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Mosman Oil & Gas over-reacts to very average news at best!

By Gary Newman | Tuesday 13 June 2017

Disclosure: I have no positions in any stocks mentioned, and no plans to initiate any positions within the next 72 hours. I wrote this article myself, and it expresses my own opinions. I am not receiving compensation for it (other than from ShareProphets). I have no business relationship with any company whose stock is mentioned in this article.

Private investors often seem to have very short memories, and although many have previously been badly burned by putting money into Mosman Oil and Gas (MSMN), some were flocking back into the company again today, sending its share price rocketing.

At one point the share price was up around 90% on yesterdays close, and it all seemed to revolve around a very average update, at best, and helped along by the usual rampathon that you often get with this company on any news that can be spun as being even vaguely positive. The RNS today gave a corporate update, including information about progress at its two recent acquisitions.

Mosman acquired 50% of the Strawn Oil project in Texas for $75,000, and will spend a further $75,000 over the next six months on workovers, which would tend to suggest that there was hardly a massive queue of oil companies looking to get their hands on this prize asset!

Today it revealed that during May the asset had produced a total of 496 barrels of oil, or 248 barrels net to Mosman, and that some of that included existing inventories that came with the asset.

There are 27 wells in total at Strawn so it may well be able to up that level of production from the work that is being carried out, but nothing so far suggests that it will make any really meaningful contribution to revenue, and was why the field was being sold so cheaply – it doesn’t actually have any booked reserves either.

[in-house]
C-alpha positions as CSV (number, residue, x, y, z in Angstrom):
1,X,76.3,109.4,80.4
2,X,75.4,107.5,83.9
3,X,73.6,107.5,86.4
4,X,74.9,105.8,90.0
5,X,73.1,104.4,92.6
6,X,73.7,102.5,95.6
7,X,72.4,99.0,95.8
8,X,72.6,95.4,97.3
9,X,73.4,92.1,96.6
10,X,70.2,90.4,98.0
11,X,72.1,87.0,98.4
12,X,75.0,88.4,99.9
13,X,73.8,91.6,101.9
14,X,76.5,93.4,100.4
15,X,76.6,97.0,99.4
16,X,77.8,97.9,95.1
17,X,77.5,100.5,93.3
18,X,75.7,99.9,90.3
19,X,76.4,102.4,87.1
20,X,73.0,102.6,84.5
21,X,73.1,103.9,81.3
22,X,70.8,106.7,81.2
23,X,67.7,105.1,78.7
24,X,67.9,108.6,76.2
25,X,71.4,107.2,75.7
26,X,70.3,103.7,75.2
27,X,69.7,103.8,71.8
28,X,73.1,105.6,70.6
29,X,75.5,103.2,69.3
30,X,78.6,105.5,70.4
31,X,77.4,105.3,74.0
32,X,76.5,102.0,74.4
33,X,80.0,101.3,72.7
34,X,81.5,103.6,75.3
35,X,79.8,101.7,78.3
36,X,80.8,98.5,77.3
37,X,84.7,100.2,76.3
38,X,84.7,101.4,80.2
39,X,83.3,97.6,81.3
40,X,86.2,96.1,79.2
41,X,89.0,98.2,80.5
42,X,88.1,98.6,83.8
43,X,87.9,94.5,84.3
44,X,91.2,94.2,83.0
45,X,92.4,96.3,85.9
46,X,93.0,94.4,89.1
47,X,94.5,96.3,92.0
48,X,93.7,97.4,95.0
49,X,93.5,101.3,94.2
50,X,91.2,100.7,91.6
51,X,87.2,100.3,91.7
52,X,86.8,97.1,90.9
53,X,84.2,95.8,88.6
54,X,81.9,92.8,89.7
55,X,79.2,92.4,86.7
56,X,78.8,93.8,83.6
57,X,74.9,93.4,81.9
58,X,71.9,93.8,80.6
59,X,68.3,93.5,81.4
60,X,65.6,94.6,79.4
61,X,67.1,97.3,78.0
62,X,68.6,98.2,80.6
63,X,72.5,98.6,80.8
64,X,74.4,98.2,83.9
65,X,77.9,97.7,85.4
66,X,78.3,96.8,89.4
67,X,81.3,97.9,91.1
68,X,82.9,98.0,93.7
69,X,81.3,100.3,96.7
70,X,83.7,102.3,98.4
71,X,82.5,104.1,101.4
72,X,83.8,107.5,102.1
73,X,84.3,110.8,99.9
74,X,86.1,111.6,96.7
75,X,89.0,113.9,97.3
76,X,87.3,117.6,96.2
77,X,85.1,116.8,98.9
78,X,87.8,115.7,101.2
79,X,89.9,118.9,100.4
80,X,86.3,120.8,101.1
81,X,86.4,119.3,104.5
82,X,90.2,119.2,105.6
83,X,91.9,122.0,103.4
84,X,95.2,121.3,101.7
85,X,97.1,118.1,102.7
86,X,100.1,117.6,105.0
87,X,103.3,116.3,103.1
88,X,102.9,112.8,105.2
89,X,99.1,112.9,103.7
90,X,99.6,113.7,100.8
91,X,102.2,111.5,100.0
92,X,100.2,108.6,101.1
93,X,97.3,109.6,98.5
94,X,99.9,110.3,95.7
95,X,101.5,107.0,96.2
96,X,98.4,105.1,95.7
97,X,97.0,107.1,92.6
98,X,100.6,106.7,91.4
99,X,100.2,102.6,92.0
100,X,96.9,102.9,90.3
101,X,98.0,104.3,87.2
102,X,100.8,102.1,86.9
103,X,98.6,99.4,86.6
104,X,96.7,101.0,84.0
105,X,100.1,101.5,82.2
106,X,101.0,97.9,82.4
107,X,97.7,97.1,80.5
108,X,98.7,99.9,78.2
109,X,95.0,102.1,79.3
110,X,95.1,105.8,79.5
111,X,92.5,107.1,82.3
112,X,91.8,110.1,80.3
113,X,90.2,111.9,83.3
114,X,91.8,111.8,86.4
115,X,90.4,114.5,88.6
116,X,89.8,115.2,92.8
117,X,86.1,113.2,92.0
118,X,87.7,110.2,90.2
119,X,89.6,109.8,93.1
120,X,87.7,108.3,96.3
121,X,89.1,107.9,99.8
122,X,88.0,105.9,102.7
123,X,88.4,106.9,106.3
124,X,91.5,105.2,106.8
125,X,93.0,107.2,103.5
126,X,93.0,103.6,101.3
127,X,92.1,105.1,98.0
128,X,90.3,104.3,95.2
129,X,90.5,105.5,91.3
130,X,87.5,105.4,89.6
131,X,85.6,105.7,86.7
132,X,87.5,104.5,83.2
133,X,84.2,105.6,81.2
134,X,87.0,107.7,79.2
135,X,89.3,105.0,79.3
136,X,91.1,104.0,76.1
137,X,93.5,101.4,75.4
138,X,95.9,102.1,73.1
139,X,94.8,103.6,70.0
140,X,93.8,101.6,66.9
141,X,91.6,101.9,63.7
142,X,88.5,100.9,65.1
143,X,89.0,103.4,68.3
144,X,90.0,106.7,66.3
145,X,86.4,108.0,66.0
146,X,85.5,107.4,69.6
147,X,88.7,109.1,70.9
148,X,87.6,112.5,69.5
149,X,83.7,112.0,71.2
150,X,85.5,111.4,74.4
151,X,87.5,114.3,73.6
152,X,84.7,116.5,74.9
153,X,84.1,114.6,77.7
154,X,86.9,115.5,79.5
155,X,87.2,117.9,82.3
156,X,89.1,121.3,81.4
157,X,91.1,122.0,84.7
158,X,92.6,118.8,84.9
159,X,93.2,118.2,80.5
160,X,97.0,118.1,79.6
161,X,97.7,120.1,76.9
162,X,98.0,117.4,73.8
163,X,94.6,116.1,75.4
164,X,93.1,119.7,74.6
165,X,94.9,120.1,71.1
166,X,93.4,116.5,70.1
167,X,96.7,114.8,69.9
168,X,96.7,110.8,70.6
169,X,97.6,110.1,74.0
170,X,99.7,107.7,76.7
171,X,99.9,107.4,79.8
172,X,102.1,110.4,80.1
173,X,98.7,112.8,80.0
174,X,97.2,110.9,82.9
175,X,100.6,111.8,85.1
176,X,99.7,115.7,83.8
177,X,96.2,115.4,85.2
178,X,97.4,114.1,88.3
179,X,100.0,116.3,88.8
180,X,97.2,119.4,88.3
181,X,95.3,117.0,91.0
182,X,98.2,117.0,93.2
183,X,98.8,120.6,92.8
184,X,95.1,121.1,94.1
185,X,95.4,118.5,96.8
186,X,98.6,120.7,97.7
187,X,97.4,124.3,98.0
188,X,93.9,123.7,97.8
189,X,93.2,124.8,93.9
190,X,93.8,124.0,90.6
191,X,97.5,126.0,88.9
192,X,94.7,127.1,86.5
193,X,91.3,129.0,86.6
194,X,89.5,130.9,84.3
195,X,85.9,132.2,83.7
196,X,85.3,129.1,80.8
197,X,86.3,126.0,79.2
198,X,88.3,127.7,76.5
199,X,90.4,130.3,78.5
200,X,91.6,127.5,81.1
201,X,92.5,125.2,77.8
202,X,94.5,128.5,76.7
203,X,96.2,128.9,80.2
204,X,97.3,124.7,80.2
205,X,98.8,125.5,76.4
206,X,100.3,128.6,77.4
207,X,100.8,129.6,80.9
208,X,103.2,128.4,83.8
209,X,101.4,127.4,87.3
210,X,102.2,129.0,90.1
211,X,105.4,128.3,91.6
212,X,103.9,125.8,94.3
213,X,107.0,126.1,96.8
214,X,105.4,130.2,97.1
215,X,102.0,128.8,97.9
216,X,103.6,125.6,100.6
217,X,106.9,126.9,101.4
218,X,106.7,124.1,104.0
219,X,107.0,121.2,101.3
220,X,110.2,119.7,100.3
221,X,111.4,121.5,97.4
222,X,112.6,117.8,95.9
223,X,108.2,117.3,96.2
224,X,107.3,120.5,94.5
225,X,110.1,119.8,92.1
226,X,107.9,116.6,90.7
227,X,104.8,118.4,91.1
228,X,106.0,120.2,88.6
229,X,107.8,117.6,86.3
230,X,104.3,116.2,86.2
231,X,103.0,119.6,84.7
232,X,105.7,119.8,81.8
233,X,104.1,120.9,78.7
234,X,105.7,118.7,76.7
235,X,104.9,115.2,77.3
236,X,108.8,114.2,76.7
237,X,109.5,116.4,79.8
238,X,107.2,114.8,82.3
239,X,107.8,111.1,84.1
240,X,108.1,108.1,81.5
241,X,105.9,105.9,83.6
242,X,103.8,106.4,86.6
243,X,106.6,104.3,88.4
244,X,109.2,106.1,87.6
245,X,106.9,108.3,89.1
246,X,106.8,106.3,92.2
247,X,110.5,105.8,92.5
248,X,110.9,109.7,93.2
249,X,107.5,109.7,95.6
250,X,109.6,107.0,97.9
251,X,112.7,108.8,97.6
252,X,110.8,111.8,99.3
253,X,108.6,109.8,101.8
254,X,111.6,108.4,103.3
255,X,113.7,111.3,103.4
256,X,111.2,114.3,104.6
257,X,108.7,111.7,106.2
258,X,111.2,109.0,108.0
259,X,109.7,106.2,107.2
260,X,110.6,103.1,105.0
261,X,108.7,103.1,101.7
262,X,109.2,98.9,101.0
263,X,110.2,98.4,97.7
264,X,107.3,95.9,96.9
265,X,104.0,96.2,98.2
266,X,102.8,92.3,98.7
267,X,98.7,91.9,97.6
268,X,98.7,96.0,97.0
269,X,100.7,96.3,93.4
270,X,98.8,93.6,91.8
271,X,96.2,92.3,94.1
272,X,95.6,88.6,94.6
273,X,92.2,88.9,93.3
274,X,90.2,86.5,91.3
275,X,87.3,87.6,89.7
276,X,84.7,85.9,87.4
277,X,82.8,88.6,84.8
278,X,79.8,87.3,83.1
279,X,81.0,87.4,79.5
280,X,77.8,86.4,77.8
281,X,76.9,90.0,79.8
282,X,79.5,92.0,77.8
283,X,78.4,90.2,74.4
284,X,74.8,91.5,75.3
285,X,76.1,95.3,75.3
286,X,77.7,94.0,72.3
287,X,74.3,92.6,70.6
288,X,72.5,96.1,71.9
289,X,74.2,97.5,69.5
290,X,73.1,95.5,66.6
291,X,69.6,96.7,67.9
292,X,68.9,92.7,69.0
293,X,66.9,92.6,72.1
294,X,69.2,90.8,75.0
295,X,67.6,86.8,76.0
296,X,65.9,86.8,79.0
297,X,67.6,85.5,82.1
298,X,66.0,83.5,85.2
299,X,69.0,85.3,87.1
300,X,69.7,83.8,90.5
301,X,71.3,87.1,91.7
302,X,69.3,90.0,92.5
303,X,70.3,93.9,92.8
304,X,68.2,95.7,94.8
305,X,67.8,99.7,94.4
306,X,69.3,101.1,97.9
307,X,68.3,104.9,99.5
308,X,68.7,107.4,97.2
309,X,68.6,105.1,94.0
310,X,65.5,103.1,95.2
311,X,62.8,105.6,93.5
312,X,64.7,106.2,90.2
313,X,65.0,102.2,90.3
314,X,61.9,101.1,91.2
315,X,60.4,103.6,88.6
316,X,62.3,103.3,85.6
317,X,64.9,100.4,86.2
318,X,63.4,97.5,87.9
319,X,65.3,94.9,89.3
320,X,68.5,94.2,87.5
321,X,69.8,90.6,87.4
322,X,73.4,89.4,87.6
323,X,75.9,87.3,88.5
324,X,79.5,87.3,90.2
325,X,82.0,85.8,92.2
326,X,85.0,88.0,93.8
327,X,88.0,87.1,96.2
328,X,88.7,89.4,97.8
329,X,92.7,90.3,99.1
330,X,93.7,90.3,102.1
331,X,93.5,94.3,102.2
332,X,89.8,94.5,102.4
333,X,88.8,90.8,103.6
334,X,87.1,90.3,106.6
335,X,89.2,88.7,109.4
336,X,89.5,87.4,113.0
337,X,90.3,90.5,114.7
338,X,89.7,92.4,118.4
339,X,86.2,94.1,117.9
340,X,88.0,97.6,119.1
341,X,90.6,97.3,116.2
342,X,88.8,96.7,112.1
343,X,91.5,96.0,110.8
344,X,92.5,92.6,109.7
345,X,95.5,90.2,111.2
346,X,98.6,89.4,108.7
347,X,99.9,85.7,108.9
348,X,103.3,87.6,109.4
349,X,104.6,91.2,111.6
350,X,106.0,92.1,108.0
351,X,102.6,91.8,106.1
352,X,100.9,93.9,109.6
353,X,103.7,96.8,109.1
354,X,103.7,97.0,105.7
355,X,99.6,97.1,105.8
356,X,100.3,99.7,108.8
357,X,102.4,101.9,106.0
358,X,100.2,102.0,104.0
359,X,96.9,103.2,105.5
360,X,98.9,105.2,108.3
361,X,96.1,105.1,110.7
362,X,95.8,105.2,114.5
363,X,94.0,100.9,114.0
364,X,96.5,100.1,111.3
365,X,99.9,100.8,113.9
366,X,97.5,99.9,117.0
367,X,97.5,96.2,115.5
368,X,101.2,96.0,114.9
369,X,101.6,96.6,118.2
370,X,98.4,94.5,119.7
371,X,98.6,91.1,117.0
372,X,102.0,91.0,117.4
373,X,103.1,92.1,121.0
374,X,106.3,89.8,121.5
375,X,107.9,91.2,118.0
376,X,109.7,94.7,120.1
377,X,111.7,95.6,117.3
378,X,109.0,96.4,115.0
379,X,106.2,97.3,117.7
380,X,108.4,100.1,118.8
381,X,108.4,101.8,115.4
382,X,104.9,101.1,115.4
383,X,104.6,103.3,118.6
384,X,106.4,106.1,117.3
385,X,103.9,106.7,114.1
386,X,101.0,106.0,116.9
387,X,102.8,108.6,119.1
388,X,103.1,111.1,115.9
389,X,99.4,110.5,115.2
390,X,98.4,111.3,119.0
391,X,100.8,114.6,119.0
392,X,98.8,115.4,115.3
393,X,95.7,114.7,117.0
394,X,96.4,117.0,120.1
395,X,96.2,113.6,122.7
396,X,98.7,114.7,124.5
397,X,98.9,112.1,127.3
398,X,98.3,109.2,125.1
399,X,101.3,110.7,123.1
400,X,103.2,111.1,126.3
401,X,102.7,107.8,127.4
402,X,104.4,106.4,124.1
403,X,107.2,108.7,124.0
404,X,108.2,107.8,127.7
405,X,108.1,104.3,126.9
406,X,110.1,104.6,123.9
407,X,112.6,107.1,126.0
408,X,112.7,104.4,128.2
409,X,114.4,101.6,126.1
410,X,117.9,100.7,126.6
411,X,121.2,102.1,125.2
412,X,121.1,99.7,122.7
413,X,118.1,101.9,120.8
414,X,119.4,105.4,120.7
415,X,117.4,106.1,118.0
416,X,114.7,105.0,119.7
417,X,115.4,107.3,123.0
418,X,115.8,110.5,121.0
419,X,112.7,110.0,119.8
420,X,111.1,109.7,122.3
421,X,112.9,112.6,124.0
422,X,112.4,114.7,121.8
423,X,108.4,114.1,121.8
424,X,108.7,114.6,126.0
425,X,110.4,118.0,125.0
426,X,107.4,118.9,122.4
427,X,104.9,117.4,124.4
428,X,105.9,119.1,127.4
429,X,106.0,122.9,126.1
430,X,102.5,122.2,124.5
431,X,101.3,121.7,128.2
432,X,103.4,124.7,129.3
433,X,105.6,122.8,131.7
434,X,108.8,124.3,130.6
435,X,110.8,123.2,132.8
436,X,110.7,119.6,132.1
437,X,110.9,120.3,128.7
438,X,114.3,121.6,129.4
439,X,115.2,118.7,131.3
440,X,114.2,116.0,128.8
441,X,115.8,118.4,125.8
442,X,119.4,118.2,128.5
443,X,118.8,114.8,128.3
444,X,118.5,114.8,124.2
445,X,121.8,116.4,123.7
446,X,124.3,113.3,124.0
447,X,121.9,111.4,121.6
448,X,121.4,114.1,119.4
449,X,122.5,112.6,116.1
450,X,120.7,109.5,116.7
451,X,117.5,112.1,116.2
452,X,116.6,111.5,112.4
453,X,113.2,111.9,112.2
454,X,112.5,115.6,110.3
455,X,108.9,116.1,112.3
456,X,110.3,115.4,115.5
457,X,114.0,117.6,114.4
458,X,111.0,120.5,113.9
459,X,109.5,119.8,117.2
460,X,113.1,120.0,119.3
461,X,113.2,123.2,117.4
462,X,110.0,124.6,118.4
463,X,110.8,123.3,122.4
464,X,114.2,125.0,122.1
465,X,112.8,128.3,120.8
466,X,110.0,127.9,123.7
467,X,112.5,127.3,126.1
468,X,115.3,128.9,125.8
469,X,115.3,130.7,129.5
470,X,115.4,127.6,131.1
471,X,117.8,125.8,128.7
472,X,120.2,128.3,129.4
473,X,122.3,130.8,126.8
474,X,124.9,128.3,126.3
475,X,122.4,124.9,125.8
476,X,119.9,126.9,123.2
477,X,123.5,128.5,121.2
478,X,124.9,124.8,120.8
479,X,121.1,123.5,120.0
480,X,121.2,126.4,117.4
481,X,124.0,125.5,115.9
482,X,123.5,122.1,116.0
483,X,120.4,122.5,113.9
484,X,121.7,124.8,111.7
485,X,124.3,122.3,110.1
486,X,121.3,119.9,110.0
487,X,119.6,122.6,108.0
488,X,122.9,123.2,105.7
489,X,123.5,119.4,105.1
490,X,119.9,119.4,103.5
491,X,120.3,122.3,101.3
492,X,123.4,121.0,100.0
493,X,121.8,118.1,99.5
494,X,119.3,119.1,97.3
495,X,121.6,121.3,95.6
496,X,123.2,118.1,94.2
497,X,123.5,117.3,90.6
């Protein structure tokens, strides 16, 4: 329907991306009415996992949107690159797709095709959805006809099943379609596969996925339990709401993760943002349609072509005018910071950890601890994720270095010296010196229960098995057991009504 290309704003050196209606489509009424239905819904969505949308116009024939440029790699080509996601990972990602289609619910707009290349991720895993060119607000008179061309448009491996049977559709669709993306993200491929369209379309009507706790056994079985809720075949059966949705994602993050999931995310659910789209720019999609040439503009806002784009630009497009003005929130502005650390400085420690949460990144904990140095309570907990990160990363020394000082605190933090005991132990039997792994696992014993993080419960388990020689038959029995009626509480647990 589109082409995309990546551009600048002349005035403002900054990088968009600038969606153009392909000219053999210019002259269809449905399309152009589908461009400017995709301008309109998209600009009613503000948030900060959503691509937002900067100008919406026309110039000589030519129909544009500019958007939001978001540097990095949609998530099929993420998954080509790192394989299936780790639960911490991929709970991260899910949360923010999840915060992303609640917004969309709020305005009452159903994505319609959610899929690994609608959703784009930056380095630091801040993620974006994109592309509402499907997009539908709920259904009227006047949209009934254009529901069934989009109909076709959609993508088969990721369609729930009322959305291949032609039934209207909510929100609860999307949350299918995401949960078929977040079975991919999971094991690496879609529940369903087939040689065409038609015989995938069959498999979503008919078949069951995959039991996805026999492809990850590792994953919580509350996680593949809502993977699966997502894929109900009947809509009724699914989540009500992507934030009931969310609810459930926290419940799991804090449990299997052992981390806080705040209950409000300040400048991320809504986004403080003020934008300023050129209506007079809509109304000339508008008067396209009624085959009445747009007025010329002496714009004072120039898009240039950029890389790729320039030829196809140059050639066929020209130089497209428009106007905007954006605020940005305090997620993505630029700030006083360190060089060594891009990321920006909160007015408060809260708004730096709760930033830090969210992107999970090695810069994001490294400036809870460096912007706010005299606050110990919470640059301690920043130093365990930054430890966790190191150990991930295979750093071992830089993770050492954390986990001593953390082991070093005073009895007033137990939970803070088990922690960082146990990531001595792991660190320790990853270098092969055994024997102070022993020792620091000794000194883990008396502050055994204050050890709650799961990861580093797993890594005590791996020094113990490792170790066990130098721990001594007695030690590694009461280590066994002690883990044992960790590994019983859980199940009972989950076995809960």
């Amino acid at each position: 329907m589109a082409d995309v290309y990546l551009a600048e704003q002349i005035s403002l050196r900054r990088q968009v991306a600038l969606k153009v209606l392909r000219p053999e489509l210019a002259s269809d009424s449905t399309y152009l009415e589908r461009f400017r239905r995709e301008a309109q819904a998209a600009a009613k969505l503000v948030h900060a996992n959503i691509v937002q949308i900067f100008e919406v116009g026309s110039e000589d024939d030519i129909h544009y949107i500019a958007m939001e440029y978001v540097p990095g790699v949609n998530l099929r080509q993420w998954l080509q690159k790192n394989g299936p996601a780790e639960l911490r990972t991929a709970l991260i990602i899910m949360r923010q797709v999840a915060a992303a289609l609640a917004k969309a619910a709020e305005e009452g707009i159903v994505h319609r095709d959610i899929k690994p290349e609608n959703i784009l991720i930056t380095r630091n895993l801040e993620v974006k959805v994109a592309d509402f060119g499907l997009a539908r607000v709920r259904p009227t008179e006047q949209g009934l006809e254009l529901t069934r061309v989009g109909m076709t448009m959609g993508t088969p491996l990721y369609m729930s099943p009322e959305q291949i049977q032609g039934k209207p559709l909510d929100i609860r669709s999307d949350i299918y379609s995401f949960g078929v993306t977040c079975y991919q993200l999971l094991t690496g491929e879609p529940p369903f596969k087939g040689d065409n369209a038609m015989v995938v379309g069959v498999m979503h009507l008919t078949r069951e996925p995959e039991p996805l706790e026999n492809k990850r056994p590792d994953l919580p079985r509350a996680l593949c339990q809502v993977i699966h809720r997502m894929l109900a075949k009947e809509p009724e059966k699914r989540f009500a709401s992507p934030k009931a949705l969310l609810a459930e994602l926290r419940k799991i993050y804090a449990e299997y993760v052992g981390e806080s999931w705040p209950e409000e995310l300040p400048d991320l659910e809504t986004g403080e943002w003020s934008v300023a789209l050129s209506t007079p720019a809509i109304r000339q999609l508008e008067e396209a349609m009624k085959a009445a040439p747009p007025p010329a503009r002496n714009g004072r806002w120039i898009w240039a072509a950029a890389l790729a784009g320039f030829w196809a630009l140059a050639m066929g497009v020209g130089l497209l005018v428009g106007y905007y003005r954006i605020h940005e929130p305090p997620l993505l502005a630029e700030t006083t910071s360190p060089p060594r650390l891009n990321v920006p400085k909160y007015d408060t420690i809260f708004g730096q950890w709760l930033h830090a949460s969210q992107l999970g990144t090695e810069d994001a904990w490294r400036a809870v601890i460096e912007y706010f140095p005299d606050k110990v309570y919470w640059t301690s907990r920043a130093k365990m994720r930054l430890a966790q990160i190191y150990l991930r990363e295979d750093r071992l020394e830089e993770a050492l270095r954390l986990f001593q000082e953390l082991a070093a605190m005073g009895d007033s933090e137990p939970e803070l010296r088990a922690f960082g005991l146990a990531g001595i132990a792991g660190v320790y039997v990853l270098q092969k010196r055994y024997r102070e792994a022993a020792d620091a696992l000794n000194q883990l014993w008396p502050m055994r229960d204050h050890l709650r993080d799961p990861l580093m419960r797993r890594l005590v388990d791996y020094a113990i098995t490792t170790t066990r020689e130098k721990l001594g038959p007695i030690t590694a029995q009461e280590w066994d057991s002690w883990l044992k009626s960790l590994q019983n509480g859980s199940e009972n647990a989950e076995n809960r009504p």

Its other recent acquisition, the Arkoma stacked pay project, does look slightly more interesting as the vendor, Inland Oil and Gas, has estimated gross reserves and resources at 8.48mmboe, based on wells drilled so far, along with 3D seismics. So far Mosman has purchased 10% of the project for $500,000, but with options to take that up to 55% by March 2018 for a further $1.425 million.

But once you look into all the details it doesn’t look quite so good as the two currently producing wells – Wise 1-25 and Williamson 5-25 – are only 20% and 25% owned by Inland, respectively, resulting in a maximum net interest of 11% and 13.75% for Mosman, and that is once it has exercised all of its options. These assets made a total profit of $300,000 during 2016, but that was excluding any capital investment, so given the current Mosman interest in them, the money is hardly exactly going to be rolling in here either.

Further work is currently being carried out, so that total revenue may well grow, but it still isn’t going to leave Mosman flush with cash any time soon, and in my opinion both of these assets look far better at first glance at the headline figures – the 8.48mmboe for instance - than they do once you look at them in more detail.

I certainly can’t see the revenue from these two assets even coming close to covering the overheads of running the company any time in the near future, given that it made a loss of A$850,000 odd for the six months up to the end of 2016 – with a fair chunk of that being down to consultancy fees of A$332,000.

It did have a fair bit in the bank at that time, with A$2.25 million in cash and equivalents - plus A$289,000 from the sale of its remaining shares in Hemisphere Energy for a massive A$9,741 profit - so it is unlikely that it will need to raise funds in the short term unless it really starts to accelerate work on its new assets.

It may seem cheap at a market cap of around £2.8 million at its current share price of 1.4p to buy, but I can’t really see anything at the moment to justify that – and especially not today's increase in value of circa £1 million off the back of that RNS. Once the usual ramping runs out of steam in the next few days or so I would expect this share to drift back down again, as it has always done in the recent past.

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